The Labour conference is surrounded by a ring of steel to keep terrorists out, but security at the Tory conference is more about protecting the good people of Birmingham from views that some may find disturbing.
George Osborne had his moment in the sun today, with a hard hitting, smirk-free speech on the economy. The BIG IDEA this year - following hard on the heels of that 2007 £1 billion tax giveaway for the 3000 richest families in the country - was a two year freeze on council tax bills after a Tory election win. I'm not clear how this will be achieved. There's the now routine promise to make savings by slashing the bill for external consultants - something that Tory-run Birmingham City Council could try - and redeploying the money elsewhere. Of course, this money seems to be a limitless pot, as it goes to supporting the health service, marriage, tax cuts and whatever happens to be the favourite cause of the group hearing from Cameron this week. That money will guarantee an increase of up to 2.5% in council funding from the benificent Tory paymasters. What happens if councils need or want to go beyond that increase isn't specified. Will a putative Cameron government, committed to local people, immediately enforce a cap on local authority spending?
Of course, there are those who think that this might be a devious ploy to encourage councils to push bills even higher over the next couple of years as they fear spending cuts thereafter, with a consequent boost in support for the tax and service-cutting Tories.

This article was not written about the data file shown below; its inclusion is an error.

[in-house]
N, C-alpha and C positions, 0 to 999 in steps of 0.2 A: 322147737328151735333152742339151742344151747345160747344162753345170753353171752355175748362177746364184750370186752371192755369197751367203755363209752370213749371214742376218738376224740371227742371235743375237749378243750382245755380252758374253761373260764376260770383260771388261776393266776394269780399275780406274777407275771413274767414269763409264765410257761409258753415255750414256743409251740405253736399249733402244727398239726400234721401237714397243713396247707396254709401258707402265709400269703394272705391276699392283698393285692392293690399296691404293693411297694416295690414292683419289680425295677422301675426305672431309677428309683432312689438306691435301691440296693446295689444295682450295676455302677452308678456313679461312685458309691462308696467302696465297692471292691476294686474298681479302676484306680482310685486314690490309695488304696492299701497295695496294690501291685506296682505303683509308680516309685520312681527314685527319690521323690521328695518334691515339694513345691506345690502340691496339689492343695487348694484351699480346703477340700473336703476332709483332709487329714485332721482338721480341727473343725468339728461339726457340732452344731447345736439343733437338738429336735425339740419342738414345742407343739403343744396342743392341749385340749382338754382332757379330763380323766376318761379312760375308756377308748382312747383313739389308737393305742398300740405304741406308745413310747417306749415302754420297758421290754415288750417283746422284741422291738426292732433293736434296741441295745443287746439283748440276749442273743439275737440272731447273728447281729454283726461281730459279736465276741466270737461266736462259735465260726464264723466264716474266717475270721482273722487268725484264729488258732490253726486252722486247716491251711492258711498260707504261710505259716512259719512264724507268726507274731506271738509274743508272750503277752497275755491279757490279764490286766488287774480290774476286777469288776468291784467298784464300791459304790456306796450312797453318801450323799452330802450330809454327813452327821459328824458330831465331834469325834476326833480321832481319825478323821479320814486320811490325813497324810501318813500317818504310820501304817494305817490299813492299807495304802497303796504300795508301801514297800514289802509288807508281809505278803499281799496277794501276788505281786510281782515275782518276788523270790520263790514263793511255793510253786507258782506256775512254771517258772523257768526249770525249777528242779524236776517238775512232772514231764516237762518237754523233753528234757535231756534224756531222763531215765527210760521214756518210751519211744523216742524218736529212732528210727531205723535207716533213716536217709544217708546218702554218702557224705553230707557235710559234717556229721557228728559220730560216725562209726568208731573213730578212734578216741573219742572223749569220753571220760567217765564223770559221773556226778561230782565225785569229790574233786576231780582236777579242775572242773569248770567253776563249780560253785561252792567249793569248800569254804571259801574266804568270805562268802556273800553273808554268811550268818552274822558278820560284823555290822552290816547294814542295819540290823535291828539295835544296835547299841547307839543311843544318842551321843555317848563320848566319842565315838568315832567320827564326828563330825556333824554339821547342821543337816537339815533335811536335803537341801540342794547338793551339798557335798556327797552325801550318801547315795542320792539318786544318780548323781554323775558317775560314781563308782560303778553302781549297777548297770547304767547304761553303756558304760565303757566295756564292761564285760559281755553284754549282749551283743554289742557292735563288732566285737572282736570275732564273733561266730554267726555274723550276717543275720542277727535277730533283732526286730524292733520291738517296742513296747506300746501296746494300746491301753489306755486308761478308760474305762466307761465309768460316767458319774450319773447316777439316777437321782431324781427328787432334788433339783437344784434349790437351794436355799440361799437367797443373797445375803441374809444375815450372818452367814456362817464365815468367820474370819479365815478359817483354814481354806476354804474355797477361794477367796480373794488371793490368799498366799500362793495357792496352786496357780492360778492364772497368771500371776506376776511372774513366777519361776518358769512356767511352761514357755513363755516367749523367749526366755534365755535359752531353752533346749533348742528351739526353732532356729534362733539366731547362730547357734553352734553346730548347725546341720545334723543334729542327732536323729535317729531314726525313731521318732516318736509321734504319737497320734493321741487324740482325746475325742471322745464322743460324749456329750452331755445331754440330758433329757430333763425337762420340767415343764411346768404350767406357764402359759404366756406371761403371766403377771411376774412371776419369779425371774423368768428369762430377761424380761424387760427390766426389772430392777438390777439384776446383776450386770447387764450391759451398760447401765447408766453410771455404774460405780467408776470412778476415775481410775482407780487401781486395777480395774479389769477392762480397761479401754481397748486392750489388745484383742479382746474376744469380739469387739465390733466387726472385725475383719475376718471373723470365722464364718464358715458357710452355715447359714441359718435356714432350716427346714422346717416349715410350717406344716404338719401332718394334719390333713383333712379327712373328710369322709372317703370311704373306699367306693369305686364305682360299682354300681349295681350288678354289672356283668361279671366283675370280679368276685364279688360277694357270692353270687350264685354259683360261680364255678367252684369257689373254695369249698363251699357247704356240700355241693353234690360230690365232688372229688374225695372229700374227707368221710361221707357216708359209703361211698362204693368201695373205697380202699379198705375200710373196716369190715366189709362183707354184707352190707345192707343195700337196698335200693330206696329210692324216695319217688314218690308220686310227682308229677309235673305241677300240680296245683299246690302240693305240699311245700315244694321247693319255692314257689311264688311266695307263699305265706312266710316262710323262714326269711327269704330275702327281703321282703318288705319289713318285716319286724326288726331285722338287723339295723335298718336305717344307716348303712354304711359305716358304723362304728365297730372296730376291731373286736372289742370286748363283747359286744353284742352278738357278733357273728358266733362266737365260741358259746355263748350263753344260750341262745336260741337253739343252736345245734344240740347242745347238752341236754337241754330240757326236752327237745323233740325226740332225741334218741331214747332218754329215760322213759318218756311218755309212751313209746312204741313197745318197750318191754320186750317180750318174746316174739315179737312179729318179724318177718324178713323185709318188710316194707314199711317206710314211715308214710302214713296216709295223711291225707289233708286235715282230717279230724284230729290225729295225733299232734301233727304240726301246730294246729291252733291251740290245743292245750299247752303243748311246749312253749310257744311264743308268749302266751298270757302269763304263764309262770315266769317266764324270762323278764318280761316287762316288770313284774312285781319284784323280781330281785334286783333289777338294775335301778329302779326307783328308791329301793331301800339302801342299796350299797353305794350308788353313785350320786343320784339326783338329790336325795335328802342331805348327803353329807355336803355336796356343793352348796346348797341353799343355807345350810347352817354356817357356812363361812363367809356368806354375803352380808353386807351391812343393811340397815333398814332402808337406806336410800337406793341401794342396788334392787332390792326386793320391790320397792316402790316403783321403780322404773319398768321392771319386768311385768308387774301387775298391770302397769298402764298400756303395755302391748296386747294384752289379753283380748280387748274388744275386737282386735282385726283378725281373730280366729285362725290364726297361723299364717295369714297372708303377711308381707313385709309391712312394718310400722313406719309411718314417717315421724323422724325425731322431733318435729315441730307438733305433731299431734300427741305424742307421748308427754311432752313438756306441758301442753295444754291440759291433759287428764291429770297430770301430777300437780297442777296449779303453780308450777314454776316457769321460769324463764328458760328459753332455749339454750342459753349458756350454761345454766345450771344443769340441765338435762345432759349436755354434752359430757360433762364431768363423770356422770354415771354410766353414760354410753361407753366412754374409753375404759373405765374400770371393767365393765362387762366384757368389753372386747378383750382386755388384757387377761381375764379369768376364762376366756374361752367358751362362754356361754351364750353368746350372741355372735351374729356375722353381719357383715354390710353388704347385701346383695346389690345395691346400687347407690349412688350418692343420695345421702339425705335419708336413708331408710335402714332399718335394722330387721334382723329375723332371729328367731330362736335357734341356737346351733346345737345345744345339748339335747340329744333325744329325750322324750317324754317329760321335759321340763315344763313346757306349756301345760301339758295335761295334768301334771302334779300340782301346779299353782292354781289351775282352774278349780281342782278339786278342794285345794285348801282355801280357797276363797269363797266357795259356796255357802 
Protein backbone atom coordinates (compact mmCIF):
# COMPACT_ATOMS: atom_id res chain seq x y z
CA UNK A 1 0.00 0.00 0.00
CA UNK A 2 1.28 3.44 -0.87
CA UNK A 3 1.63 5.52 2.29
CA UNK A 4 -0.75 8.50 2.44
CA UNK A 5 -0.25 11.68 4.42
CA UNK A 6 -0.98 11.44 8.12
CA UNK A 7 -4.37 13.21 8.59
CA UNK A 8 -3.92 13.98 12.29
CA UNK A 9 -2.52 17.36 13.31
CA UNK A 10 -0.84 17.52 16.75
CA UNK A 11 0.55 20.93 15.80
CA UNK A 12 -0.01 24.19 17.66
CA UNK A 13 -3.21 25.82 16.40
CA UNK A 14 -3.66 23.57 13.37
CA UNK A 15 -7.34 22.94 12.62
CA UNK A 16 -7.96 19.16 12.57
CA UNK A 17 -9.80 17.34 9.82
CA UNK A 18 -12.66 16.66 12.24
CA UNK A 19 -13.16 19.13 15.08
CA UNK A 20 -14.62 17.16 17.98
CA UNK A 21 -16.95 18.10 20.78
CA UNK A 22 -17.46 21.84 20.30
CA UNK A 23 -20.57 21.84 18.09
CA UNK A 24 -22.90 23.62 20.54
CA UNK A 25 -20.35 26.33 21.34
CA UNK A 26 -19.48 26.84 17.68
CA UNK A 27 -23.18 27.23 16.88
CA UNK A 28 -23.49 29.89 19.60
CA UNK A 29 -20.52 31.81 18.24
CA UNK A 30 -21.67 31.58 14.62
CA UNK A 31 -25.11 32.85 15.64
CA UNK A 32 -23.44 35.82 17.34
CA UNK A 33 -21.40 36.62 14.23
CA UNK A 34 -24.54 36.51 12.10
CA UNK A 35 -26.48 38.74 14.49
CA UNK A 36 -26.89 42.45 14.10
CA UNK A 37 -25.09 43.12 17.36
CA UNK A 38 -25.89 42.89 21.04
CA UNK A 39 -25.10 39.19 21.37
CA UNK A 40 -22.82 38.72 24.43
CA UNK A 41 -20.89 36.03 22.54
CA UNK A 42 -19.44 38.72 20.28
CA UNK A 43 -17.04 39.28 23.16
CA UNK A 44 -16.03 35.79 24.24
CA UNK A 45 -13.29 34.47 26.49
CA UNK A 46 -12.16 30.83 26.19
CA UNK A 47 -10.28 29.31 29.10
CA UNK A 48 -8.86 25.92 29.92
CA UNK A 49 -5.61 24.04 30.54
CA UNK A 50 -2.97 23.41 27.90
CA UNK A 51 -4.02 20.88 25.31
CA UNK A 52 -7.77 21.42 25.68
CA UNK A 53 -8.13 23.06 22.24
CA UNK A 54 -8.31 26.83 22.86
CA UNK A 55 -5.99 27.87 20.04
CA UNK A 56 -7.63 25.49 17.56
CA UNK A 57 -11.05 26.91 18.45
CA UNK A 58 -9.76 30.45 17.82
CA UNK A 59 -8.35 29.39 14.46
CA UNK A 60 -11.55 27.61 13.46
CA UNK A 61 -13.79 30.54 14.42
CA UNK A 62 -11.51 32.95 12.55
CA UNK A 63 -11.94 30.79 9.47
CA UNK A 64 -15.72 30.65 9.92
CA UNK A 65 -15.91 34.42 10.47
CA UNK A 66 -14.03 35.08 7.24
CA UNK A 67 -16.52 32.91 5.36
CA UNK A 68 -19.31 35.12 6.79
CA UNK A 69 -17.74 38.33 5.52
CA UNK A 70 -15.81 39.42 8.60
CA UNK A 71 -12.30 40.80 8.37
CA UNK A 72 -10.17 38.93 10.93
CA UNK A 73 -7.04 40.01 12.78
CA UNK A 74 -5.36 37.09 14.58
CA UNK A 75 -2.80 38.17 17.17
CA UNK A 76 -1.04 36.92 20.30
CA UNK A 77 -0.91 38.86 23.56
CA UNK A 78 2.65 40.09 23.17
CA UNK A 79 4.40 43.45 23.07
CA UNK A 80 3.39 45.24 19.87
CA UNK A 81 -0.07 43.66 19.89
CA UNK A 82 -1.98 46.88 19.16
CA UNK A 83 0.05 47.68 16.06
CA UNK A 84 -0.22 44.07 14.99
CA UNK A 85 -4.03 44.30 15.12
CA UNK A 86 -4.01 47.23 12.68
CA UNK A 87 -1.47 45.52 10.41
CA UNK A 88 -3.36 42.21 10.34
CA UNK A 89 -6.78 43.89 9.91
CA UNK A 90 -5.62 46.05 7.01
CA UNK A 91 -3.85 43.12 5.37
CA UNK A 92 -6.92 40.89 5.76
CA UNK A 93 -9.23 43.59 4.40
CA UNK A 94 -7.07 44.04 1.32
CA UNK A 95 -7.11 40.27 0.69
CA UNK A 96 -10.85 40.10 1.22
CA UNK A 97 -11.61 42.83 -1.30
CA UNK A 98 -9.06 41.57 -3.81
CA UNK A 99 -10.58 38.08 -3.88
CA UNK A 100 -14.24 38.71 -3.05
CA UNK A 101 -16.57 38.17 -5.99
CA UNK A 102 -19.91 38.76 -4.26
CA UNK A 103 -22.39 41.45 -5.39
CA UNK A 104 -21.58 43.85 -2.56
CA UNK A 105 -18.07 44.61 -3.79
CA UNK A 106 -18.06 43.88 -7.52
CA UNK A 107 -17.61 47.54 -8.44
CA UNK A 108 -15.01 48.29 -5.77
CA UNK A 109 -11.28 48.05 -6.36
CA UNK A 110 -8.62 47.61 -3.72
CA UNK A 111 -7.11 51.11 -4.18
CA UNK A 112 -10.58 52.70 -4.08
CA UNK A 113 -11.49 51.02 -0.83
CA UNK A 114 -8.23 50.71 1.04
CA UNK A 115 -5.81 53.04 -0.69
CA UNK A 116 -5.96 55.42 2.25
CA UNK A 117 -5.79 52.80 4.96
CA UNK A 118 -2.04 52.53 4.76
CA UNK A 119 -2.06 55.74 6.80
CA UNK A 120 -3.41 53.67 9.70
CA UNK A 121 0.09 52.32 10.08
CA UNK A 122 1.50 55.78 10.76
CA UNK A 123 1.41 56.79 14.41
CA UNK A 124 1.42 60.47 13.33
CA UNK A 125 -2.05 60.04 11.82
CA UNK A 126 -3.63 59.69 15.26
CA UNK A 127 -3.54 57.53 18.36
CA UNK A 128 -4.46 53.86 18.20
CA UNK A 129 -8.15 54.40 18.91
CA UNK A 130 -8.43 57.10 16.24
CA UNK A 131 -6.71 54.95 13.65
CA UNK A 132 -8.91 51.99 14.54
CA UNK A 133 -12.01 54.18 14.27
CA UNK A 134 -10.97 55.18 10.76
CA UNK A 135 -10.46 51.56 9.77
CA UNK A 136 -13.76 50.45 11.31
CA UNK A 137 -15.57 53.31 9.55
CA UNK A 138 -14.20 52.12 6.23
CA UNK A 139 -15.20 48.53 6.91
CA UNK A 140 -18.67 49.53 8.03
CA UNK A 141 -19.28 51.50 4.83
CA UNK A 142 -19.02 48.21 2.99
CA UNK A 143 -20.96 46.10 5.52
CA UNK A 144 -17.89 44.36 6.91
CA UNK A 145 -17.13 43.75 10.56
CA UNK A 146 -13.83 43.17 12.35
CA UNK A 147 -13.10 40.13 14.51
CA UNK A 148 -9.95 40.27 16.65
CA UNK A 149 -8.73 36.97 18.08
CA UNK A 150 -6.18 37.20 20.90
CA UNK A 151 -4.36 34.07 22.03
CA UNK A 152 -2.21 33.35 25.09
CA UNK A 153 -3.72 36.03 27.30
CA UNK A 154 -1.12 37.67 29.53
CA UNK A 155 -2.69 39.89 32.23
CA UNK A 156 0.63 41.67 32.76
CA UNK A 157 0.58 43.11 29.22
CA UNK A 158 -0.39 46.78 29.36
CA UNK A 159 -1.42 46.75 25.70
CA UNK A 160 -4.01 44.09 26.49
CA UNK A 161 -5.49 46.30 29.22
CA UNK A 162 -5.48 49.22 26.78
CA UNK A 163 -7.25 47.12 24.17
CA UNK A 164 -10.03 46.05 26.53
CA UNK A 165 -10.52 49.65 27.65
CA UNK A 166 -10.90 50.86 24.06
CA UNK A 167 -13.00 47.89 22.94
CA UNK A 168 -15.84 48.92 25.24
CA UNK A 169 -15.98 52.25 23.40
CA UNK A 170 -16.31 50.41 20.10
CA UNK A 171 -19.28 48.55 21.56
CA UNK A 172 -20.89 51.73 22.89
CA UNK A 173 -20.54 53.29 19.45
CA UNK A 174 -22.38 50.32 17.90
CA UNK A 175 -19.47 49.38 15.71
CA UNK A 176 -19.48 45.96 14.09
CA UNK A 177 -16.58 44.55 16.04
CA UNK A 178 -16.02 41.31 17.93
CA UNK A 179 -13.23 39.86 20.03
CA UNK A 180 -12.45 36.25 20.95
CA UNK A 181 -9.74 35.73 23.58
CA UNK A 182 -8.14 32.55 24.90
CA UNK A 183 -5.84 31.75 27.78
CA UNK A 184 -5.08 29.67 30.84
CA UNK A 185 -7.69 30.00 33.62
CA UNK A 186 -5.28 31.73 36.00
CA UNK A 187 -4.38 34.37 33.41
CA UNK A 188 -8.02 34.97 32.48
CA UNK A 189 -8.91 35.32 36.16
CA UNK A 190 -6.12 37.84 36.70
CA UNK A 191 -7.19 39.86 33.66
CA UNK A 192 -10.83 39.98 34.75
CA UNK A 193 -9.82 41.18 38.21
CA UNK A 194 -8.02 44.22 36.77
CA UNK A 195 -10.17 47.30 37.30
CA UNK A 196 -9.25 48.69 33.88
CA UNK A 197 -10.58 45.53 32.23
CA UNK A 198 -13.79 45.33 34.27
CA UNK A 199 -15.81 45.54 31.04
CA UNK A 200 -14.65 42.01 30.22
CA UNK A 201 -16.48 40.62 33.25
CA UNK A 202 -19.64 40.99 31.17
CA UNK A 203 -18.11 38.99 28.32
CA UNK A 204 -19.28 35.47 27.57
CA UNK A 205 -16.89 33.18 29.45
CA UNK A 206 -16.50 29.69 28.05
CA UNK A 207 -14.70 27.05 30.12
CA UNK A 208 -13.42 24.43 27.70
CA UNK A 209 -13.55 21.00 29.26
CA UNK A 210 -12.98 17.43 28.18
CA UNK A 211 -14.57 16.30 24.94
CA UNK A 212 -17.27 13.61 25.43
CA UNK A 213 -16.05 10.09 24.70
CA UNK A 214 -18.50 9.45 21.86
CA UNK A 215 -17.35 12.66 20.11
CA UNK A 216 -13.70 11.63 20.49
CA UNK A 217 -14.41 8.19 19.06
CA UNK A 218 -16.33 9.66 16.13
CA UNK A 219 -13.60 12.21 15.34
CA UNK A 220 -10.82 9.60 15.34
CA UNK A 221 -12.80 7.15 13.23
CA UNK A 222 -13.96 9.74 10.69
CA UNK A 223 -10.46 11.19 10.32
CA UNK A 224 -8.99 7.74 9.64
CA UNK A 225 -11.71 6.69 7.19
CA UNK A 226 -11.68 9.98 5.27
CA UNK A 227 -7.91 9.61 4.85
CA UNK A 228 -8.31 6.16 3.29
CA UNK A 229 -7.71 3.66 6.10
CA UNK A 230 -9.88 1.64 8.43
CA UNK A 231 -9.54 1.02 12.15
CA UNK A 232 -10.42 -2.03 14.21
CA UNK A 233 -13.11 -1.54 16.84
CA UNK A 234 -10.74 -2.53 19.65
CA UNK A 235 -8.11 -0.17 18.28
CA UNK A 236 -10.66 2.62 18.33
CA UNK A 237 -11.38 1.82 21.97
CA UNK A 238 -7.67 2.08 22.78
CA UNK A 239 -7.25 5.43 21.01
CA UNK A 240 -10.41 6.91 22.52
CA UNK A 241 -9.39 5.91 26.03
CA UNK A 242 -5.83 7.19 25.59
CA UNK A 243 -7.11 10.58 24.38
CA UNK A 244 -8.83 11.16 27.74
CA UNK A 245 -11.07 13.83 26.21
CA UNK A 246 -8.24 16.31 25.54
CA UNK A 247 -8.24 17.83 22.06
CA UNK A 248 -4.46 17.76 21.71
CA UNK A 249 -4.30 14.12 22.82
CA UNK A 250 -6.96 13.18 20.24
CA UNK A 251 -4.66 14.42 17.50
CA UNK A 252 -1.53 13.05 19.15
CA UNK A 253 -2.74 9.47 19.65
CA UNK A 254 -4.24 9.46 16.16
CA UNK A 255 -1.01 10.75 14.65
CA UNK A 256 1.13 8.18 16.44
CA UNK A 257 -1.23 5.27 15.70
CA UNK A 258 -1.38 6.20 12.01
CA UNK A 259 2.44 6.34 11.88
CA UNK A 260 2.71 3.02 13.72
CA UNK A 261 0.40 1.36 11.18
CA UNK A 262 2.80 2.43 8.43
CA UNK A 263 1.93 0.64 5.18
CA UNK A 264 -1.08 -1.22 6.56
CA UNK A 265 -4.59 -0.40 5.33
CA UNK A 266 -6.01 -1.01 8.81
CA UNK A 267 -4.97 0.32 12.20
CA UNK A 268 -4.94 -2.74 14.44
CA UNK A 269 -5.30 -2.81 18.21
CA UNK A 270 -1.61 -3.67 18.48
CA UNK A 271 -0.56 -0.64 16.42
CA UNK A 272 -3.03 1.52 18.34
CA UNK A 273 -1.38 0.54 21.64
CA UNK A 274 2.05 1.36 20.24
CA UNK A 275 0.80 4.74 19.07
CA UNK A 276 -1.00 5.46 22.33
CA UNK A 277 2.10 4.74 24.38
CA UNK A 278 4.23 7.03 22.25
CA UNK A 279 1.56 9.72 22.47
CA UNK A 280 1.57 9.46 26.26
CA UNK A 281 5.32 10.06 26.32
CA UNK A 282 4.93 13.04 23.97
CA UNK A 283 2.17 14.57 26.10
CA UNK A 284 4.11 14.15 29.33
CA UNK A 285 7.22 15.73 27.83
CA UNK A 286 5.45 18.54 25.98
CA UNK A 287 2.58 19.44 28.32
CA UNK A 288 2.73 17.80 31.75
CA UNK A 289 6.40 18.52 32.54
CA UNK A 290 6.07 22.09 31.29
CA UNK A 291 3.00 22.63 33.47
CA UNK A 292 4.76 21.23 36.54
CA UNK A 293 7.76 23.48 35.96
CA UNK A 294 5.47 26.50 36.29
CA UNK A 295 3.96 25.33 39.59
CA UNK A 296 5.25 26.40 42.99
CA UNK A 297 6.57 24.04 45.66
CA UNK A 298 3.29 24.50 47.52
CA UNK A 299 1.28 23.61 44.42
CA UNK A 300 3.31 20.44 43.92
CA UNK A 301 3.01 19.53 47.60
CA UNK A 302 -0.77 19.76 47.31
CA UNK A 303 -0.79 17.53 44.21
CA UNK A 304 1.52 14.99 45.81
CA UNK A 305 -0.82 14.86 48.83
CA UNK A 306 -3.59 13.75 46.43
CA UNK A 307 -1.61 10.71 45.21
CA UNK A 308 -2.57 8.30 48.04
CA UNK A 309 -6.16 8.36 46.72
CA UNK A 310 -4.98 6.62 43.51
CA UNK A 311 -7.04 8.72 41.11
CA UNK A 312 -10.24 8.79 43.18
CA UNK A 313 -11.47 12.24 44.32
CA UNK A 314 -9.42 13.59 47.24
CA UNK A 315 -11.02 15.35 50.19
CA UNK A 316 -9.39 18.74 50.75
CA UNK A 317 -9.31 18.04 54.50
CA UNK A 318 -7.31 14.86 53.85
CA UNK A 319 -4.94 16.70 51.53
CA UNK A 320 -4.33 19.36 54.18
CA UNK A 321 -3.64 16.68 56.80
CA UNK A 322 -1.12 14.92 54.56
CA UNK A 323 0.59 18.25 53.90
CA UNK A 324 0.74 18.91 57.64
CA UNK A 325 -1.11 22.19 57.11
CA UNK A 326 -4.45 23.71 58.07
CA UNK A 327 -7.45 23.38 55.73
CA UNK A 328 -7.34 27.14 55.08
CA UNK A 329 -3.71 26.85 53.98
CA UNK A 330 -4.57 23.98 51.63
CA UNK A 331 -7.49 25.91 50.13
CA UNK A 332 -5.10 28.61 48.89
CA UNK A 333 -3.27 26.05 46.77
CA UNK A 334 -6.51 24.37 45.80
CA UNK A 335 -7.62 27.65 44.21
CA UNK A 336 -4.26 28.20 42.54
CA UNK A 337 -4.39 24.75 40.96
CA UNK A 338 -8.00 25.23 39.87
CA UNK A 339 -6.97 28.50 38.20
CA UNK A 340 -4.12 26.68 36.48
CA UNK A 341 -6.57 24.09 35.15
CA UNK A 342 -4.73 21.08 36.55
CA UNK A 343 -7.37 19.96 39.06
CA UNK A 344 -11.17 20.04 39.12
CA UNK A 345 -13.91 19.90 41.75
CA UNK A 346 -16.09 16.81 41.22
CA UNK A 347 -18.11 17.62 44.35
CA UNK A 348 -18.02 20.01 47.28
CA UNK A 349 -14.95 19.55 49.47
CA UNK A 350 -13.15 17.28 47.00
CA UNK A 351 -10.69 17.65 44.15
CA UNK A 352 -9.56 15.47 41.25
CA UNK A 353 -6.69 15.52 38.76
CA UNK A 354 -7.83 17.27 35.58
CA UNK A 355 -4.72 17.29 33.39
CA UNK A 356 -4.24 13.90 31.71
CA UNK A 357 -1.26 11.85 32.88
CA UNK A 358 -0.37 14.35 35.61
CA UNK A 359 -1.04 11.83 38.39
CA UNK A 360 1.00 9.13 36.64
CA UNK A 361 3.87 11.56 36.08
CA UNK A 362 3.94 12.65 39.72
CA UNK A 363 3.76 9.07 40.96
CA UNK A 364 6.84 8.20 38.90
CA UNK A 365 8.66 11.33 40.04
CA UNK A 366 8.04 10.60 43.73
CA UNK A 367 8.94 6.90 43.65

Osborne also accused the government of pushing the Bradford & Bingley risk onto the taxpayer - conveniently ignoring the clever scheme whereby the Financial Services Compensation Scheme will carry the ultimate risk of any shortfall. Yes, the government support it in the medium term, but if at the end of the process, not all the money has been recovered, then the industry has to pick up the tab.
And then there was the pointless government spending watchdog, which was condemned as 'ridiculous' by Irwin Stelzer - a leading economist and key advisor to Rupert Murdoch. When the Tories are promising to cut government waste, why do they need an additional department to tell them that they are spending too much? Can't George and Dave add up?